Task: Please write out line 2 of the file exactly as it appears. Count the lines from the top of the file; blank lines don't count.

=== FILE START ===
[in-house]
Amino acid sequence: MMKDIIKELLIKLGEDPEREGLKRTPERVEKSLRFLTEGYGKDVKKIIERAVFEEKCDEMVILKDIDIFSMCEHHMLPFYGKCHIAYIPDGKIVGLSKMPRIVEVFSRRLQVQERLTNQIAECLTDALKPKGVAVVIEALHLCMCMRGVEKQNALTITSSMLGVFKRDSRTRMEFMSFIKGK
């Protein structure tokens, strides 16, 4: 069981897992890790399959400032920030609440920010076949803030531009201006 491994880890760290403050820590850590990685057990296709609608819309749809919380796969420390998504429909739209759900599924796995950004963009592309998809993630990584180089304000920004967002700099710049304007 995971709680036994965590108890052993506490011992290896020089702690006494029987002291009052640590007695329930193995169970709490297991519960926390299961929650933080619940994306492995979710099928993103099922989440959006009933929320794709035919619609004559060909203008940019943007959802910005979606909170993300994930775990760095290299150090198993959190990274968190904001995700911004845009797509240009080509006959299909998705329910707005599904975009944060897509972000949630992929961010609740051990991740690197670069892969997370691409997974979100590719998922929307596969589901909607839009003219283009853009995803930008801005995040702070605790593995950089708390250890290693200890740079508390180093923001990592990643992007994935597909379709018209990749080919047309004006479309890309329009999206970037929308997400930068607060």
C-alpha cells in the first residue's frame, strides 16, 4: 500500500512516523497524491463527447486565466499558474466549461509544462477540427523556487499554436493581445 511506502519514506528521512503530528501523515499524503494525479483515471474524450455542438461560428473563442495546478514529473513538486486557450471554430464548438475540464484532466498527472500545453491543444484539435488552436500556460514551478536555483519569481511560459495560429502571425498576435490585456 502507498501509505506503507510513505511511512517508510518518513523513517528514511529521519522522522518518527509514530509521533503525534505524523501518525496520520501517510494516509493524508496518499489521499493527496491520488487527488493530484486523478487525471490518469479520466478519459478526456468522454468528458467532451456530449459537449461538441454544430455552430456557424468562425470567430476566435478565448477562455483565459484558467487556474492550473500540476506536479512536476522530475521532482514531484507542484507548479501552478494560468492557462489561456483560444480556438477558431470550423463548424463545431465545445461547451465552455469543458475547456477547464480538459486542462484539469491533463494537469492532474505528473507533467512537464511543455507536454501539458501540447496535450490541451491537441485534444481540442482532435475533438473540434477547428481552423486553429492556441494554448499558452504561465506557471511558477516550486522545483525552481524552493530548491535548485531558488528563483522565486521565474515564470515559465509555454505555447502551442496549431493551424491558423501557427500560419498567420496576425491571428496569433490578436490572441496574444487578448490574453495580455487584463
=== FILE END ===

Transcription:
Amino acid sequence: MMKDIIKELLIKLGEDPEREGLKRTPERVEKSLRFLTEGYGKDVKKIIERAVFEEKCDEMVILKDIDIFSMCEHHMLPFYGKCHIAYIPDGKIVGLSKMPRIVEVFSRRLQVQERLTNQIAECLTDALKPKGVAVVIEALHLCMCMRGVEKQNALTITSSMLGVFKRDSRTRMEFMSFIKGK